What Can be Done to Eradicate Bed Bugs?

Since the summer of 2010, countries across North America and Europe have been suffering from a renewed plague of bed bugs. These new bugs are reaching epidemic proportions, the likes of which haven’t been seen since they were all but eradicated in the 60’s. Additionally, they have proven resistant to treatment methods which normally eradicate a wide range of insects, including their 20th century antecedents. This has allowed for the rapid growth of their population, and has given rise to a snake oil industry, as fly-by-night companies come up with a wide range of ineffective products to get rid of these little parasites.

So, what can be done to actually eradicate bed bugs — safely, effectively, and affordably?

Keep an Infestation from Spreading

Put affected articles of clothing, linens, towels and bedclothes into plastic containers with sealable lids, and seal the containers with duct tape or a similar adhesive for good measure. This will allow you to store infested items until they can be treated. When vacuuming an area that is infested with bugs, change the vacuum after each use; simply vacuuming the bugs is unlikely to kill most of them. When changing the vacuum bag, seal the bag with adhesive, and dispose of it in an outdoor trash can. These insects are surprisingly poor climbers; they rely on having a colony established close to their food supply. Place the legs of any furniture items within an infected area in smooth, inverted cups, and put a shallow layer of water into the bottom of each cup. Your unwanted houseguests cannot fly; this will make it much more difficult for them to reach the tops of beds and sofas. Do not use bed linens that reach to the floor.

Try Affordable Remedies

There are some all-natural remedies which can work to help mitigate infestations by controlling the bug population. The application of heat, such as from a hair dryer, is effective in killing these pests, as is the use of cold — preferably sub-zero temperatures. This can be accomplished by placing affected items inside of a freezer. They may need to remain there overnight, due to the fact that you should not open the sealed containers in which you’ve stored them. Also, while a lot of the talk of all-natural bug killers is fraudulent (or, at best, inefficient), one of the few natural agents demonstrated to be effective at killing the bed bug is diatomaceous earth. This substance, otherwise known as DE, is a “dessicant,” meaning that it causes the bug to wither and dry out, losing moisture. This is something the parasite cannot simply adapt to, like it can with chemical pesticides, and it’s completely non-toxic: DE is even manufactured in forms designed to be included in pool water, or in food, where its use is admittedly far less well-defined. Such forms should be avoided when controlling parasites, however, as fine-grade DE can be harmful if inhaled. Use outdoor or garden-grade DE to control indoor pests.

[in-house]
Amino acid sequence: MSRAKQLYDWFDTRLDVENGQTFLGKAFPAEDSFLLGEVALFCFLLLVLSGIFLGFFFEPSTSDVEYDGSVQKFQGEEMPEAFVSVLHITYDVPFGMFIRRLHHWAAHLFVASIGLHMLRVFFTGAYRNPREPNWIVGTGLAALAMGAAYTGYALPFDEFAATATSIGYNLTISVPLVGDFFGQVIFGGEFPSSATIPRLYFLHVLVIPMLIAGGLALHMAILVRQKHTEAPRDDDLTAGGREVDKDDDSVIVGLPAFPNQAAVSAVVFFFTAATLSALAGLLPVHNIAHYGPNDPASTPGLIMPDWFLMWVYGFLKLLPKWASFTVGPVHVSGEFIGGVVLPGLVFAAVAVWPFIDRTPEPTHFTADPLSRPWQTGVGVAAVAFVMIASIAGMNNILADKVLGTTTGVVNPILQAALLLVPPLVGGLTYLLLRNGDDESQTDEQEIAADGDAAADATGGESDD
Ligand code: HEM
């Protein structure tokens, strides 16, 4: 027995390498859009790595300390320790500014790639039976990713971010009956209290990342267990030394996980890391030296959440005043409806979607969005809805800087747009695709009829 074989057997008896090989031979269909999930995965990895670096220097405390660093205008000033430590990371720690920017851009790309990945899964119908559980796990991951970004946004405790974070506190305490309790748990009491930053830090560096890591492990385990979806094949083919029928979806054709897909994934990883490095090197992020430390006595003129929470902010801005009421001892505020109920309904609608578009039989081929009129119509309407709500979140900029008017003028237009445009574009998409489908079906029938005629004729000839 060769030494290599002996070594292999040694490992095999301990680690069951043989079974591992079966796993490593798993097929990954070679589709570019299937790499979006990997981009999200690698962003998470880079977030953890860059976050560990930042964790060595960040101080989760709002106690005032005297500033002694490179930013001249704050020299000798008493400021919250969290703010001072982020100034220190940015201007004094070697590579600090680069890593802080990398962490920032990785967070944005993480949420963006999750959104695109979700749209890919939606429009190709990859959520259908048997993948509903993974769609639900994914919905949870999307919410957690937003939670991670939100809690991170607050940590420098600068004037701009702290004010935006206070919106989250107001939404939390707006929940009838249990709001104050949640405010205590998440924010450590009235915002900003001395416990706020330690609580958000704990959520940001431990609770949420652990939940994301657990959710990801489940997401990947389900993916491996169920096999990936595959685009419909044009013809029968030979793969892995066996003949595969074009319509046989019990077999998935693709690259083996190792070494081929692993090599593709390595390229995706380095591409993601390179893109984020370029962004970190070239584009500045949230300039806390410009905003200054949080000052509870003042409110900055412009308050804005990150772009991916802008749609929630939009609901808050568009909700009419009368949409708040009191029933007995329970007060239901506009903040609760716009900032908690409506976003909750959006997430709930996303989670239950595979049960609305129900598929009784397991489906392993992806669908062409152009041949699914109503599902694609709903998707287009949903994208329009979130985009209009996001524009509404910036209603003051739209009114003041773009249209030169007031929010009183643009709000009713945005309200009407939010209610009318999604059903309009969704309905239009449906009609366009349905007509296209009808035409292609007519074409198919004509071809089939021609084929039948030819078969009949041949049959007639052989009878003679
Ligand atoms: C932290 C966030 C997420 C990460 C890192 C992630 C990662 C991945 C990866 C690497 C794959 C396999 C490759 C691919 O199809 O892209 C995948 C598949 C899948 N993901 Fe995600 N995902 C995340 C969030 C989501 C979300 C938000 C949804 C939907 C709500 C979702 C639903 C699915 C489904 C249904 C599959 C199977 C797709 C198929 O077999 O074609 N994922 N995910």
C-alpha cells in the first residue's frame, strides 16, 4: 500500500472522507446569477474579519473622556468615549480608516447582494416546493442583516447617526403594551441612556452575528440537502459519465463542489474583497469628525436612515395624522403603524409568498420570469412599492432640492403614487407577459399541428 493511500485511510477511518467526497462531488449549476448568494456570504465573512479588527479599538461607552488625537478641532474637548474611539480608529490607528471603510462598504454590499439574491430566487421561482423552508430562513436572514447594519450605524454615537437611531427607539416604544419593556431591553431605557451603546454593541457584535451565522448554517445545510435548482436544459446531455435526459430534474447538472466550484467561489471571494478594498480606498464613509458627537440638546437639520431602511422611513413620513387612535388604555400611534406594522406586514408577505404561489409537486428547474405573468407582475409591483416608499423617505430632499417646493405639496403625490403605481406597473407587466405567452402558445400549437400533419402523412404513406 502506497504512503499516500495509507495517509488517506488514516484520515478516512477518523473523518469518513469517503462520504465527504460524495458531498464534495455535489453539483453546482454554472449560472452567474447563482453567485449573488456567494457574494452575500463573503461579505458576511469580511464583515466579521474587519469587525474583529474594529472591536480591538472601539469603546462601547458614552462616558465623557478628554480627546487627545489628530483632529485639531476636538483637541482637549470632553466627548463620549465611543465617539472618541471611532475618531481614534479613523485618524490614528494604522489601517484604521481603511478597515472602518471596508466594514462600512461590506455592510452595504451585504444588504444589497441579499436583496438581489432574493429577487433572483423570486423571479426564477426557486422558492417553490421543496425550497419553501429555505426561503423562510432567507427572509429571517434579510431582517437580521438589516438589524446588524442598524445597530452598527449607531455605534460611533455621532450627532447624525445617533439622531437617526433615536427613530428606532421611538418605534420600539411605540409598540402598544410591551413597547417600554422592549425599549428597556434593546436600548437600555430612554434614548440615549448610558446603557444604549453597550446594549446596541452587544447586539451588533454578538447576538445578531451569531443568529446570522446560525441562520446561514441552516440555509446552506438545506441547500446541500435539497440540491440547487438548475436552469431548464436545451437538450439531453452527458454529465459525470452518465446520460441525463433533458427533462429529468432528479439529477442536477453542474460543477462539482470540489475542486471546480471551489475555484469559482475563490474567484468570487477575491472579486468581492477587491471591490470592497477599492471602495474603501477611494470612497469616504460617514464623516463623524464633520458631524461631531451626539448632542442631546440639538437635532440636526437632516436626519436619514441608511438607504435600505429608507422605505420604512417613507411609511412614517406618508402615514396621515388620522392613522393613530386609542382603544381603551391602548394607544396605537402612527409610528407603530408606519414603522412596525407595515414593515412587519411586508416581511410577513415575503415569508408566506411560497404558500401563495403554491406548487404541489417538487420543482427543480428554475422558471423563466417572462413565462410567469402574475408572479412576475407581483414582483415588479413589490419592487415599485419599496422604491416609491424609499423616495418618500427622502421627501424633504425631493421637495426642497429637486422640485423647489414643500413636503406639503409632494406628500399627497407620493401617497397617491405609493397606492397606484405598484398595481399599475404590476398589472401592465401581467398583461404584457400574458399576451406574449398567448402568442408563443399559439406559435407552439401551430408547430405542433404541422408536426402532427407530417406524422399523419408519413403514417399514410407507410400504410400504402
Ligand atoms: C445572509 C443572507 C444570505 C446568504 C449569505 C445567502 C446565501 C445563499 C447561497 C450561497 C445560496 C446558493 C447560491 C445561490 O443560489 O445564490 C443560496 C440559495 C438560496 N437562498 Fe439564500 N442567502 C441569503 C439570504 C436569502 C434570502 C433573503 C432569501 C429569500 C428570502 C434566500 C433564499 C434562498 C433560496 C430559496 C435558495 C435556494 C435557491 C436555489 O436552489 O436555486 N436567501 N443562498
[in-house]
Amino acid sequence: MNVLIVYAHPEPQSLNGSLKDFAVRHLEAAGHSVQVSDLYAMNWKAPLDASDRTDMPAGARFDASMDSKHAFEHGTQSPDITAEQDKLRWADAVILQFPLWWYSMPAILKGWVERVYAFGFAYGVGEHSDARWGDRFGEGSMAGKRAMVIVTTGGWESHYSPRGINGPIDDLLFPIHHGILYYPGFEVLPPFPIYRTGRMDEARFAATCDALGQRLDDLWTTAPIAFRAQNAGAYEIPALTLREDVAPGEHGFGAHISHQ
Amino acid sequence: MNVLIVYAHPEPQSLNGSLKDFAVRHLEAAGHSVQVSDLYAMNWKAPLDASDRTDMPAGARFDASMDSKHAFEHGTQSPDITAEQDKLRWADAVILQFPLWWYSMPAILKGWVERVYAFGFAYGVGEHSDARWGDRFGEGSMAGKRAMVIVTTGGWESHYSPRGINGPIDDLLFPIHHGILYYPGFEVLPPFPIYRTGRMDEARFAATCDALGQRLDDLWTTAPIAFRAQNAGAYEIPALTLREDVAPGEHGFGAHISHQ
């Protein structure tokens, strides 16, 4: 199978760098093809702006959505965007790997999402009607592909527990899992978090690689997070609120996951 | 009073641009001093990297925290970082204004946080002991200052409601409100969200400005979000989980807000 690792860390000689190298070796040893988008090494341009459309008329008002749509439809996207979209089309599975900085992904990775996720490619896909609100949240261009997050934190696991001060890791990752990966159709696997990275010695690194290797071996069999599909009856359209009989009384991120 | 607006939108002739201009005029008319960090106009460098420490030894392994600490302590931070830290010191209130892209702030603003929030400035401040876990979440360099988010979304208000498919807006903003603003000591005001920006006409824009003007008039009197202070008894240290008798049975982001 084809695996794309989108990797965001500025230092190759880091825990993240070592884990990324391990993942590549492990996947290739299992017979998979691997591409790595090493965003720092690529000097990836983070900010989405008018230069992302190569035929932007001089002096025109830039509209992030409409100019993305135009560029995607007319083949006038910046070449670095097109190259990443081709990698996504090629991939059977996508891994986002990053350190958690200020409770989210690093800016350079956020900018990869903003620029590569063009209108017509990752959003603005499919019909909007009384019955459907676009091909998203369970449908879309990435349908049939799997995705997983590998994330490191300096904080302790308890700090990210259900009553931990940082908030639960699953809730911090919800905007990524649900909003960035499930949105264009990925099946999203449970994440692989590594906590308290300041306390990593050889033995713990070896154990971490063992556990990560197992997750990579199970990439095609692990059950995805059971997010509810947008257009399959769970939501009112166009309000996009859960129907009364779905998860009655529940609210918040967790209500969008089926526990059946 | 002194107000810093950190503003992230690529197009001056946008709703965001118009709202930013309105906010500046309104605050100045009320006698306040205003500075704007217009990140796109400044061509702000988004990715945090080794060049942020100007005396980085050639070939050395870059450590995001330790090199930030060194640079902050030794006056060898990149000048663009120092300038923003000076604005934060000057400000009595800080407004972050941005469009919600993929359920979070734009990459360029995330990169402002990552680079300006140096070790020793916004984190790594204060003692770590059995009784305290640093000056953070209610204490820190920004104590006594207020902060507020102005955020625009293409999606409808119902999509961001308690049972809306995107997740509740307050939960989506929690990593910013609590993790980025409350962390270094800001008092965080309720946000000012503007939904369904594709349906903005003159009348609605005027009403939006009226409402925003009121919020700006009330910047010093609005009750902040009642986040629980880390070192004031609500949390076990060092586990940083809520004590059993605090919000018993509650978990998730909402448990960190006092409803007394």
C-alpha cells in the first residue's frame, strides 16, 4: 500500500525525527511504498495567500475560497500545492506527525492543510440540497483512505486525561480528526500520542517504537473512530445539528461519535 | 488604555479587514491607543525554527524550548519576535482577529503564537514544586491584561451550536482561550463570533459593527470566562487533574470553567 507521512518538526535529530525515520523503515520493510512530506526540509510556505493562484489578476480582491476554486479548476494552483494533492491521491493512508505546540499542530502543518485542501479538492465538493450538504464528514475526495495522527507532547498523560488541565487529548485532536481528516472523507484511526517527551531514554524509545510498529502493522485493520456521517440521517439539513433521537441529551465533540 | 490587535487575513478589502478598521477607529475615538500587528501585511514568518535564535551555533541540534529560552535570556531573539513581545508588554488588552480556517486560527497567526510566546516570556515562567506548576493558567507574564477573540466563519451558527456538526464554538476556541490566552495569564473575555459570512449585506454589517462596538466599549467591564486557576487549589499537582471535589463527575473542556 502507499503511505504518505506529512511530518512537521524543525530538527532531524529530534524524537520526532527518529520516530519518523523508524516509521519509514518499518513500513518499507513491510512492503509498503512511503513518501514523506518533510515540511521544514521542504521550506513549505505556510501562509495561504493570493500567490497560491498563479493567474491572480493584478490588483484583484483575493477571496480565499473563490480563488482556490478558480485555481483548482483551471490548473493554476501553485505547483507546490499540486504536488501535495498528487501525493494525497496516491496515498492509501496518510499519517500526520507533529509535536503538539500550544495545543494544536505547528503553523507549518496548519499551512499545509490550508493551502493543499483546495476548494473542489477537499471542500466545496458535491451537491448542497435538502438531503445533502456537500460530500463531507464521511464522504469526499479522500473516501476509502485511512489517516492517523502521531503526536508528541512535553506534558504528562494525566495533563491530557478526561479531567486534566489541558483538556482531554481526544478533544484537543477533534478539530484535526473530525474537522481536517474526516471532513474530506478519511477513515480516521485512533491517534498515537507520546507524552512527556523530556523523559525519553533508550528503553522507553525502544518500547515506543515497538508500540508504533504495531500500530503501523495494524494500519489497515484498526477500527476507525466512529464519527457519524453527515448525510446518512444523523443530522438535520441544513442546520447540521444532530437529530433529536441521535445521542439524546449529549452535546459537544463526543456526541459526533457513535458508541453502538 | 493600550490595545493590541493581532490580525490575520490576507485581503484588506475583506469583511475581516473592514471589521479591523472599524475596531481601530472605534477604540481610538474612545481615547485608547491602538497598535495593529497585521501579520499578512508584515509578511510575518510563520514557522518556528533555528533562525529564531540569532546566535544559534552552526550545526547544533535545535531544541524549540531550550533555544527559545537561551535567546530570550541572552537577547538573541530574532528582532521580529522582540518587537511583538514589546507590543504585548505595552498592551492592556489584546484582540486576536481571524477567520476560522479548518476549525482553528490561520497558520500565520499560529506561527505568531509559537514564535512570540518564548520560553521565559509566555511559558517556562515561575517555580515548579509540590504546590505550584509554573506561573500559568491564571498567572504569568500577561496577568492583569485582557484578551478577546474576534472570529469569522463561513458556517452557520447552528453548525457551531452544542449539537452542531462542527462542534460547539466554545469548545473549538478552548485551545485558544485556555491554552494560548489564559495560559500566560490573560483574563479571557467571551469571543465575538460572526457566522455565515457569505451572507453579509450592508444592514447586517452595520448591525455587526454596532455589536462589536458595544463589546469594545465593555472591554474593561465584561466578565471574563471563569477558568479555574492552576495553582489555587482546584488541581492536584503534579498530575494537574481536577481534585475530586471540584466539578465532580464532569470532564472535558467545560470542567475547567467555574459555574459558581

Call an Exterminator

This is, and will likely always be, the most effective way of dealing with a bed bug infestation. These bugs are tiny, thinner than a credit card, and can hide virtually anywhere. They’ve been found inside of wall outlets, light switches, furniture joints, and the threads of screws, and one colony can establish itself in multiple parts of the same building. A pest management professional knows where the bugs like to hide, and is able to take environmental factors into account when tracking them down. Their efforts are expensive, and may require multiple treatments in order to take effect; they may need to use chemical pesticides which will require temporarily finding someplace else to stay. However, they remain the best option, due to their expansive knowledge of the pest — and of its vulnerabilities.

If you cannot hire an exterminator, the best way to eradicate bed bugs is to control them with best practices for stopping the spread of a colony, while simultaneously treating affected areas with products designed to dry out the bugs’ bodies. Be safe when selecting specific products to use in treating bed bug infestations, as there are a lot of toxic pesticides still available on today’s market — things not designed for indoor use in a home. Some people have had some luck with strong, plant-based extracts, such as mint and cedar oils; if these appear to work, there is no harm in using them, but they aren’t likely to have a high degree of effectiveness. They are best attempted in combination with measures to which the bed bugs cannot develop resistances.

See also: Top 10 Best Online Health Science Degree Programs